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SALA | Margolese National Design for Living Prize
March 24, 2017 @ 6:30 pm - 8:00 pm
Idle No More
Sylvia McAdam, a citizen of the nêhiyaw (Cree) Nation, is one of four founders of Idle No More, the grassroots movement for indigenous sovereignty, rights, and the respect for the treaties to protect the environmental and create economic and social equality. In late 2015, in an attempt to address the seemingly unsolvable housing crisis in First Nations’ communities, she was part of a group who launched a crowdsourcing campaign, “One House, Many Nations,” to raise funds to build homes for First Nations. The campaign’s impact has been both symbolic and real, and has brought much-needed attention and awareness to the epidemic of homelessness that affects Canadians and Indigenous peoples, and particularly women.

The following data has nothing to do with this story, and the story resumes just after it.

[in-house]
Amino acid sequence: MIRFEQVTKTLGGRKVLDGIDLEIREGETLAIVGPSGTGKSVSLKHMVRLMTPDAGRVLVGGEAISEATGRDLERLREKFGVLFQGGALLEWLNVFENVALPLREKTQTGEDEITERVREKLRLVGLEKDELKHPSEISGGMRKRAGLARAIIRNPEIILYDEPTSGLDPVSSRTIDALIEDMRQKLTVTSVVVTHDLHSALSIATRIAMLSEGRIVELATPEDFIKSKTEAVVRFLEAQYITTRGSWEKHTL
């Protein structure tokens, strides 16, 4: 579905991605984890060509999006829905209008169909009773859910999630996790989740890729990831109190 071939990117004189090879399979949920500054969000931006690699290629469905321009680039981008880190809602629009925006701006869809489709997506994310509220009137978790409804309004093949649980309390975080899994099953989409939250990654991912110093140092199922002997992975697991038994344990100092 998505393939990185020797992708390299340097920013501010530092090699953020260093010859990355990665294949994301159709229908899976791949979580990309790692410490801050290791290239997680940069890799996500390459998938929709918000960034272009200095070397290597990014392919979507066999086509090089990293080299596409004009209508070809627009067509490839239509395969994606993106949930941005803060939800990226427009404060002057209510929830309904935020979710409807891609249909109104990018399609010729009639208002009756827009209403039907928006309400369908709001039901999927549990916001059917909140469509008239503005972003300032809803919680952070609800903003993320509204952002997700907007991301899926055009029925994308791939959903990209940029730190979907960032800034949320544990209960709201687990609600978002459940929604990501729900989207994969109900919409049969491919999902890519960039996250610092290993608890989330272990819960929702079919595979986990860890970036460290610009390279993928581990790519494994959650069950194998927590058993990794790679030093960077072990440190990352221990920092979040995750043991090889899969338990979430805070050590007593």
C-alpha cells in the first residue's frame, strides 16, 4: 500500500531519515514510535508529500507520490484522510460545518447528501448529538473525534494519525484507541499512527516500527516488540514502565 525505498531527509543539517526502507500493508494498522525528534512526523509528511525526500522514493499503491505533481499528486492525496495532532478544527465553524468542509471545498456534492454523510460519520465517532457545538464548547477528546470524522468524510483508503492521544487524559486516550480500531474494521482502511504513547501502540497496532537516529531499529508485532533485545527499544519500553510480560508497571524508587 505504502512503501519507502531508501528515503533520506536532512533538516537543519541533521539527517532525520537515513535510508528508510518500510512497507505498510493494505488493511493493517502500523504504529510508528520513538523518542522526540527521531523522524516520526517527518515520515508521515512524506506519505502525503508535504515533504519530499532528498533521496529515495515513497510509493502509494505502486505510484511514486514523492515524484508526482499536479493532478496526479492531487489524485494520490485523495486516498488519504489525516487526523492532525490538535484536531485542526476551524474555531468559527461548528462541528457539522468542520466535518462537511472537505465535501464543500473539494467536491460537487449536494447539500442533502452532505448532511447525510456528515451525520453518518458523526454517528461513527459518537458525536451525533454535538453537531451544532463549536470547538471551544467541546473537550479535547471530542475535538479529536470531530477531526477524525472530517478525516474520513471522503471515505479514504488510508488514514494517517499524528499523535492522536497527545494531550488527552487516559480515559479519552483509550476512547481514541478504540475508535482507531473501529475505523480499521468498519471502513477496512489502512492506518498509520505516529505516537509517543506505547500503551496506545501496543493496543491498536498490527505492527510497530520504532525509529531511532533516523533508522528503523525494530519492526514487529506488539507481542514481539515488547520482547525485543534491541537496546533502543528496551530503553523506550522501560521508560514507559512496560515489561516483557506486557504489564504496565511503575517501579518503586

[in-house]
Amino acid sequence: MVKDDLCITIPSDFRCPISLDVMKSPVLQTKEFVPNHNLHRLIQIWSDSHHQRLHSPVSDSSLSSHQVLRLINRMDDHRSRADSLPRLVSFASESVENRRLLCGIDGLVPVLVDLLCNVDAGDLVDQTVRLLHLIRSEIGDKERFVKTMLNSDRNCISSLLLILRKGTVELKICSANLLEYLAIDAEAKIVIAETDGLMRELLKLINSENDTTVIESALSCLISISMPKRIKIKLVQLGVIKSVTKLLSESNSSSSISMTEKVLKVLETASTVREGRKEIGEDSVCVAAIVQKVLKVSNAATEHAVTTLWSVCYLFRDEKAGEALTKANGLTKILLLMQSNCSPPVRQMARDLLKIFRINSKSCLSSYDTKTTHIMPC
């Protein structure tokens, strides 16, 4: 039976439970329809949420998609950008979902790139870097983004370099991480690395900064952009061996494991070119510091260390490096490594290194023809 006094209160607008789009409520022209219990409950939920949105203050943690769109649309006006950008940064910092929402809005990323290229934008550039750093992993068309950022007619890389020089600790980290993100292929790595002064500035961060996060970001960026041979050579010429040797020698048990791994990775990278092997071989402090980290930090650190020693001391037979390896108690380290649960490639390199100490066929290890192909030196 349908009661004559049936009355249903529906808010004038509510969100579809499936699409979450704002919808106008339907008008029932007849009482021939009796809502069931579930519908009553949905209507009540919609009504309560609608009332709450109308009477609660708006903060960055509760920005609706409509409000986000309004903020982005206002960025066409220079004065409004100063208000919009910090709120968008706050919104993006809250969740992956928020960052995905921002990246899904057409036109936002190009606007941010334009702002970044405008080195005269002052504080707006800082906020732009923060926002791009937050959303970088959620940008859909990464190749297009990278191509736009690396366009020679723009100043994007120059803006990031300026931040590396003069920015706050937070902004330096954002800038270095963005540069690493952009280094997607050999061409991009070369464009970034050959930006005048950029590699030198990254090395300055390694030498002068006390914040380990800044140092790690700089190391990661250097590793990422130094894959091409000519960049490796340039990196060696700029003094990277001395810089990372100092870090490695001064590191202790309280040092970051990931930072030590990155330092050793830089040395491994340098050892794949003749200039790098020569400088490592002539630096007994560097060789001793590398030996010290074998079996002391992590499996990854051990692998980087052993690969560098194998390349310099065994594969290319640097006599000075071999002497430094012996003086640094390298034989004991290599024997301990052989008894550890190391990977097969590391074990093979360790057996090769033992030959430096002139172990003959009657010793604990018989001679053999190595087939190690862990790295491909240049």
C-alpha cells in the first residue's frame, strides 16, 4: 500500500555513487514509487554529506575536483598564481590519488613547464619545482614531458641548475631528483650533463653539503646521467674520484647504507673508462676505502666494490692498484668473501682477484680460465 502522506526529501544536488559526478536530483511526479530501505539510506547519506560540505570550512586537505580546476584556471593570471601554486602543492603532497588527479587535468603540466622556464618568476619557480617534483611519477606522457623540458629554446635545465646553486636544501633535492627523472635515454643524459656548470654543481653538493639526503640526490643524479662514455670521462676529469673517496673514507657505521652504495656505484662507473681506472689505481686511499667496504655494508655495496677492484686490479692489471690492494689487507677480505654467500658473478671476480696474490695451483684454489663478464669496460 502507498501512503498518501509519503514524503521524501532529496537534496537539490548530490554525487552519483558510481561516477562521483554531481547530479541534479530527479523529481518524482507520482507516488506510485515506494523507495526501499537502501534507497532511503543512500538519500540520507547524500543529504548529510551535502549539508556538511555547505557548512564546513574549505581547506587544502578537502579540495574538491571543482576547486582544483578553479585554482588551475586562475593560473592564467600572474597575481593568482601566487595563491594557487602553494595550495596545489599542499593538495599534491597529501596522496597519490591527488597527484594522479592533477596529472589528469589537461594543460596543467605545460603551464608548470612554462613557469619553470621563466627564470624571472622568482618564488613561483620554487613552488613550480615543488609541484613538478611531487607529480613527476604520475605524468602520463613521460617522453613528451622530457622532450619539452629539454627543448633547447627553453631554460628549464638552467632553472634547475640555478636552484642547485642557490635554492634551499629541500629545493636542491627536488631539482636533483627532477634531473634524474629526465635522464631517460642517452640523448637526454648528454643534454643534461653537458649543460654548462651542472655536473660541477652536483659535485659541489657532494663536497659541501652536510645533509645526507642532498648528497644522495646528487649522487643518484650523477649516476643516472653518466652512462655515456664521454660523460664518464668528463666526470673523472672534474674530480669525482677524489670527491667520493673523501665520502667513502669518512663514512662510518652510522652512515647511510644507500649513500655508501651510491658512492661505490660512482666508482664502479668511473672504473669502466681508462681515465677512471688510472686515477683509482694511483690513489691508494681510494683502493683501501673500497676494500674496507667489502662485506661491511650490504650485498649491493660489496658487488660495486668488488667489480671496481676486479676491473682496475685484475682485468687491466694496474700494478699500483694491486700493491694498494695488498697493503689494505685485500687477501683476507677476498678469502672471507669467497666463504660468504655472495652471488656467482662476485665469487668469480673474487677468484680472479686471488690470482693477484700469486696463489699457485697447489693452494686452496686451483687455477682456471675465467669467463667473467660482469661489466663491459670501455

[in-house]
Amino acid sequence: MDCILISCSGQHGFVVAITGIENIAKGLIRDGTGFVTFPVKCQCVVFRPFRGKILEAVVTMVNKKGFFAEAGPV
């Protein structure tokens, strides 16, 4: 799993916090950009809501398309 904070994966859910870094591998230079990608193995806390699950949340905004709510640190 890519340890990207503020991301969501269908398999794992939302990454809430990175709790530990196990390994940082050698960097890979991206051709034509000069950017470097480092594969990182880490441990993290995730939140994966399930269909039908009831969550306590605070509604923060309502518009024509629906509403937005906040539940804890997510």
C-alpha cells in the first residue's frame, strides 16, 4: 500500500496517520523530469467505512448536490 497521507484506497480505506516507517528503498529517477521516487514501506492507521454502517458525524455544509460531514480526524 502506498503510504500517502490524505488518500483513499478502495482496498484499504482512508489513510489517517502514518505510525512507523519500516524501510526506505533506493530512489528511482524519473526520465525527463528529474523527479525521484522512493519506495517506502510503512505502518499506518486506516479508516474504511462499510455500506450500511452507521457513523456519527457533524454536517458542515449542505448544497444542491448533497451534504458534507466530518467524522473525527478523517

Sylvia holds a Juris Doctorate (LLB) from the University of Saskatchewan and a Bachelor of Human Justice from the University of Regina. She is the author of “Nationhood interrupted: Revitalizing nêhiyaw legal systems,” a compilation of teachings, language, and customs that have traditionally been orally shared and passed down through generations. Along with Idle No More co-founders, Jessica Gordon, Sheelah McLean, and Nina Wilson, Idle No More was awarded the 2013 Carol Geller Human Rights Award. The four colleagues were also named as Foreign Policy’s 2013 Top 100 Global Thinkers. Sylvia received the 2016 Margolese National Design for Living Prize.
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